The Food and Environmental Hygiene Department has conducted microbiological and chemical testing on some 55,000 food samples in 2001. The trend was very satisfactory as the overall failure rate has dropped continuously three consecutive years from 0.8 per cent in 1999 and 0.7 per cent in 2000 to 0.5 per cent this year.
Amongst some 19,000 food samples collected for microbiological examinations in 2001, pathogens were found in 53 samples, representing a failure rate of 0.3 per cent compared with 0.4 per cent and 0.3 per cent for 1999 and 2000 respectively.
The most commonly identified pathogen-food combination was Norwalk-like virus in raw oysters which has become a worrying newcomer in the list of incriminated pathogens. The other pair which stood out was Salmonella organisms in siu-mei and lo-mei. Norwalk-like virus, anticipated to be one of the major food contaminants in the coming decade, has been receiving increasing international attention. In anticipation, the Department has already included Norwalk-like virus into its food surveillance programme.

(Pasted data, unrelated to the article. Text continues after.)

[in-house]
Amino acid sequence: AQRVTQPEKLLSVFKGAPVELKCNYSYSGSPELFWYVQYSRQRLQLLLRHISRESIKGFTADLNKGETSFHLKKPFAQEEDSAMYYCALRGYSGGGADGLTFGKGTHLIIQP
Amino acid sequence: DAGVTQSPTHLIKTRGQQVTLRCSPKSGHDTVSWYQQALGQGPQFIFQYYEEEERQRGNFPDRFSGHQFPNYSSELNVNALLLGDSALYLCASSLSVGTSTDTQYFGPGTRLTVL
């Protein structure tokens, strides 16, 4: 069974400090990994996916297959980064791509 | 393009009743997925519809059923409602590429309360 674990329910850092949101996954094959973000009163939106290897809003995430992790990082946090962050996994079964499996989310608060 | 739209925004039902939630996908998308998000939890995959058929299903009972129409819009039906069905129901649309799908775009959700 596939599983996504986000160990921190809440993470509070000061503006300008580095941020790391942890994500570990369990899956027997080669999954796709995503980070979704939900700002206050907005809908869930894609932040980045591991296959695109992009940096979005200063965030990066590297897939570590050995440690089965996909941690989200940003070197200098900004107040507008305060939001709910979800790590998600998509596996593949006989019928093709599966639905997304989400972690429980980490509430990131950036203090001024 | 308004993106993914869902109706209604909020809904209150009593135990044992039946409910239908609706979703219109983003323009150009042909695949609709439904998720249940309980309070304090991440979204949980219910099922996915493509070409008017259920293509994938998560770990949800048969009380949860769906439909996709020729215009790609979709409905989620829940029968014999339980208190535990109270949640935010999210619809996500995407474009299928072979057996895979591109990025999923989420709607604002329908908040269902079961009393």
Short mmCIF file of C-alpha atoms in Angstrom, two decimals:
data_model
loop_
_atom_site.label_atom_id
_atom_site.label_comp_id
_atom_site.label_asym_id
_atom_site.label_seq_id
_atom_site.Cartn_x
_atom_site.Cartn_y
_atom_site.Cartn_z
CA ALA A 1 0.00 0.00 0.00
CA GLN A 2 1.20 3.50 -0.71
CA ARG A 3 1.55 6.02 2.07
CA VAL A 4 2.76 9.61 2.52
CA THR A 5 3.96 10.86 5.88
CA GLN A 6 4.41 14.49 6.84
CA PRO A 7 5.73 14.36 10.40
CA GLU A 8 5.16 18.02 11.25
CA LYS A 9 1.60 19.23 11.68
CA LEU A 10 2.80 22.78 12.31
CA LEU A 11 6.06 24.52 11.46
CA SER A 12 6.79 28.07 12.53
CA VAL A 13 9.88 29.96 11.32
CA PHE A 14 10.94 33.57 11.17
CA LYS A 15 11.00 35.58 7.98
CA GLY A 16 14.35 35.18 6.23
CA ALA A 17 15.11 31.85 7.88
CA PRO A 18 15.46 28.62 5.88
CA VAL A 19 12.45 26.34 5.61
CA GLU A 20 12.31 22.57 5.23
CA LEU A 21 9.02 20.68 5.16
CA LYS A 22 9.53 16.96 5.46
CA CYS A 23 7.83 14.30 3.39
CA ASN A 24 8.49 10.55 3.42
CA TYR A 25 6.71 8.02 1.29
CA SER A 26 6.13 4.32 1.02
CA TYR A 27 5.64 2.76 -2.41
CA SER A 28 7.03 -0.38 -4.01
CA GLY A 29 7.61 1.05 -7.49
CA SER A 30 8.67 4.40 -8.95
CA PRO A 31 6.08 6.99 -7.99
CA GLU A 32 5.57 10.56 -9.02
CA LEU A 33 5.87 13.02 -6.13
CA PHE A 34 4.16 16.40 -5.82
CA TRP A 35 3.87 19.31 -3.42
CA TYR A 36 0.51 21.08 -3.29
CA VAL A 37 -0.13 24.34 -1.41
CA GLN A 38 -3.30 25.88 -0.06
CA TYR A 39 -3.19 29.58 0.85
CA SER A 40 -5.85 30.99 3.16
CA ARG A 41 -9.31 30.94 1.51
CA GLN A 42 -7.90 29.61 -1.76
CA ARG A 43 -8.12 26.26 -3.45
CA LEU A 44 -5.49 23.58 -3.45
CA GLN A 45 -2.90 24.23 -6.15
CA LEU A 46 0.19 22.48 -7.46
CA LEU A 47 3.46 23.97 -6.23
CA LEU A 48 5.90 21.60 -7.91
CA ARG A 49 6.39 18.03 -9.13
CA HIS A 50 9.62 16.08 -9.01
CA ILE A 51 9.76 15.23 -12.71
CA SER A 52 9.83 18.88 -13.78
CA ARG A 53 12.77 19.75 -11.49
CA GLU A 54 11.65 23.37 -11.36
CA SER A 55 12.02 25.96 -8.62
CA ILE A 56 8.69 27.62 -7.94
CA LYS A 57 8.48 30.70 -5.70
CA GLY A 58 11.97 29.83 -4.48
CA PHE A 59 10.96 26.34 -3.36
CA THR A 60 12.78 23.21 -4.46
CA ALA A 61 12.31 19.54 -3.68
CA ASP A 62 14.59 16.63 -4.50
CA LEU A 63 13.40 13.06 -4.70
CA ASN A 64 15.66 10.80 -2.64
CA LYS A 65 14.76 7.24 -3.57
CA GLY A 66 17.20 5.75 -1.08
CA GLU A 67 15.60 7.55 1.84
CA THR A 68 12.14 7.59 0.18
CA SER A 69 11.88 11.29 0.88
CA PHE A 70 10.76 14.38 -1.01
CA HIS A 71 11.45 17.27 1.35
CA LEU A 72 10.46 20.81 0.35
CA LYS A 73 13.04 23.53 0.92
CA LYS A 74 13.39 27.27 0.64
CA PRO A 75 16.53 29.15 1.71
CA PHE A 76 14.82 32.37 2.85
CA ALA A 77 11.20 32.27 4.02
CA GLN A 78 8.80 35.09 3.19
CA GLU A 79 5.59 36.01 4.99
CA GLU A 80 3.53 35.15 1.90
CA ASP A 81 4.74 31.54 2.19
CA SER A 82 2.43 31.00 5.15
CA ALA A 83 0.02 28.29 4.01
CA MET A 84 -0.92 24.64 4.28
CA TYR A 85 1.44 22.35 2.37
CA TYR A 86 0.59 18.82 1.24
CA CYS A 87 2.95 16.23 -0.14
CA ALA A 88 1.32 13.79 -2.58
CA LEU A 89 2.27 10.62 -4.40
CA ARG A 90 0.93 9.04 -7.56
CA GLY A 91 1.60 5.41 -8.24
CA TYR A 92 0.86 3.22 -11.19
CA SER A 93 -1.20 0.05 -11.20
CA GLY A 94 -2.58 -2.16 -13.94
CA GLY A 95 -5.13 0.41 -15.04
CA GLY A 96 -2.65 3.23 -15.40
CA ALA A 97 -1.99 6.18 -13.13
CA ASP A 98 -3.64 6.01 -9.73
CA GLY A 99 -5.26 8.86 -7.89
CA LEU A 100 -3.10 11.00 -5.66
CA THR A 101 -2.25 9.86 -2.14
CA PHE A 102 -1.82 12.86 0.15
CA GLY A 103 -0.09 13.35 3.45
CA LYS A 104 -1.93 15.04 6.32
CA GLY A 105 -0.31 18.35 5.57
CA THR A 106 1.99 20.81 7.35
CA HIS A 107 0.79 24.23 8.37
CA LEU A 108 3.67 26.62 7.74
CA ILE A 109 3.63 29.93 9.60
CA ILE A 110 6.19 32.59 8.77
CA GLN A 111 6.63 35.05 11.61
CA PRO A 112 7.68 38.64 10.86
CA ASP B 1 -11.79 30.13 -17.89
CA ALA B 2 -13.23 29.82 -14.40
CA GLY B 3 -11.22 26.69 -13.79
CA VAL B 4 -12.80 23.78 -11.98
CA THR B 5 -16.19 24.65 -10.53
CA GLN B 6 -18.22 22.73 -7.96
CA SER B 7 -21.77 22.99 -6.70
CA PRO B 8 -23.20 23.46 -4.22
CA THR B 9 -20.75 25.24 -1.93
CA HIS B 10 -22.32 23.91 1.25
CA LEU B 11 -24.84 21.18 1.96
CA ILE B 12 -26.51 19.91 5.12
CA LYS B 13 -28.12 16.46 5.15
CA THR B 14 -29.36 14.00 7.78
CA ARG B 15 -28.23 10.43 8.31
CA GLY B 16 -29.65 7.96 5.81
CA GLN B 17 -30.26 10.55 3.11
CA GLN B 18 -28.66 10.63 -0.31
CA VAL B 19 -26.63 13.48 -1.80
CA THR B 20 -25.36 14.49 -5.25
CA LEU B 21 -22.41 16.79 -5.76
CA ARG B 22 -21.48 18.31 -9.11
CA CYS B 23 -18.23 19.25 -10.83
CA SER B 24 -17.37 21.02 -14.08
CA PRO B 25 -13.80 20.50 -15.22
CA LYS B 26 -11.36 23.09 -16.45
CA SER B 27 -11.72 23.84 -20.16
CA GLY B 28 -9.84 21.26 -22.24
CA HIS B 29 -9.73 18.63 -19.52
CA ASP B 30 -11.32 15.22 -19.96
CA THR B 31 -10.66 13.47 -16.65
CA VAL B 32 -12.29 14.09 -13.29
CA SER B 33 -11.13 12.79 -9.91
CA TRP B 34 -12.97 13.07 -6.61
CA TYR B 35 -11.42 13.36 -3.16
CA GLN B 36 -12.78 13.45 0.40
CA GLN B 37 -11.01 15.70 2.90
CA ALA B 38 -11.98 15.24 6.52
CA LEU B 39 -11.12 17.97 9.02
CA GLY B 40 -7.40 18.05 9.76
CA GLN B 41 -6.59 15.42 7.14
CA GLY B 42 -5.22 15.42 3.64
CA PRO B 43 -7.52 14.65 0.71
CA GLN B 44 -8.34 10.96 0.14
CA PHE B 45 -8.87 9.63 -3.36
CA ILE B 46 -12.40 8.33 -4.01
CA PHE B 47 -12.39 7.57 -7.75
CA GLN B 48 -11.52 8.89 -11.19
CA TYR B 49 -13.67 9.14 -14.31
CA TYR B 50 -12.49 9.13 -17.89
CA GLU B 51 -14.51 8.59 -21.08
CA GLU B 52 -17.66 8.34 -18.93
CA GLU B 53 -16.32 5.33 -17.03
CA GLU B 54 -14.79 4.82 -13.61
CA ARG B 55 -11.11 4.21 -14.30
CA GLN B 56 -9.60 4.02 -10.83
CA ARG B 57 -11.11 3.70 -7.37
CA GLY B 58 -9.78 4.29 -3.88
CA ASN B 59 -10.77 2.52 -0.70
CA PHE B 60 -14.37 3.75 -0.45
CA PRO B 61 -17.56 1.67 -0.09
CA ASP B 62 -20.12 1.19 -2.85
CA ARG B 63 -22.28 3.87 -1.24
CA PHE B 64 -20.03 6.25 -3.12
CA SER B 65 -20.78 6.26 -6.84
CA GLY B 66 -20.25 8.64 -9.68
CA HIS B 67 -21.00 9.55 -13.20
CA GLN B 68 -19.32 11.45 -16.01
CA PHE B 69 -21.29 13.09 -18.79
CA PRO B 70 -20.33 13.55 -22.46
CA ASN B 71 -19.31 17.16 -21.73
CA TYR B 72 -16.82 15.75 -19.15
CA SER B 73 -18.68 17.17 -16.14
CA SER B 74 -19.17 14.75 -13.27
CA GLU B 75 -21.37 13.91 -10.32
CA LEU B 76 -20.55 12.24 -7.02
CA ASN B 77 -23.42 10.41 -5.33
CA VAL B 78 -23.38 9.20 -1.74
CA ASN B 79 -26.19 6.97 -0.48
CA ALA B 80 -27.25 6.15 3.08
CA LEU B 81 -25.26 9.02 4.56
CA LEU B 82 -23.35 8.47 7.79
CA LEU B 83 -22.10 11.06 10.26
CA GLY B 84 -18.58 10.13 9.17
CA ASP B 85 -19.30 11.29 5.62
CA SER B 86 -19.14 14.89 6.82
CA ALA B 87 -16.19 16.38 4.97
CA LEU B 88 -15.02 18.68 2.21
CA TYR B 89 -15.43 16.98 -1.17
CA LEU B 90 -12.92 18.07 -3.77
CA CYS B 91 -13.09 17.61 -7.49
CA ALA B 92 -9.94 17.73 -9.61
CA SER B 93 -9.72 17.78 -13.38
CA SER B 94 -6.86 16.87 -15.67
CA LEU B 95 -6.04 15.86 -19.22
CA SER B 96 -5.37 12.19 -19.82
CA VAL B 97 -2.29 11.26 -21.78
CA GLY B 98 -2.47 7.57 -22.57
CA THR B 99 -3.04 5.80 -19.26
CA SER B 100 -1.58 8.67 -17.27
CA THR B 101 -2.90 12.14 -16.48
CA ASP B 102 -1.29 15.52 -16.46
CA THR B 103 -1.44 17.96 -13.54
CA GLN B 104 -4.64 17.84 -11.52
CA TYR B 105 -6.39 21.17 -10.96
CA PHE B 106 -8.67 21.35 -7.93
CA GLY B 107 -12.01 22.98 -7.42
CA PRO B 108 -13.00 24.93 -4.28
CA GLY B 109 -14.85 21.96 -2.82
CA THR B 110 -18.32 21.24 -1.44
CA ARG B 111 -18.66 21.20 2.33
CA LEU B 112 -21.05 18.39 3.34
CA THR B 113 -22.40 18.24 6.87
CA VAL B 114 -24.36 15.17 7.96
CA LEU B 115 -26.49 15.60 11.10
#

As regards chemical tests, some 36,000 food samples were analysed in the past six months and 211 failures were detected, equivalent to a failure rate of 0.6 per cent. The failure rate has decreased when compared with the failure rates recorded in the corresponding period in 1999 (1 per cent) and 2000 (0.9 per cent).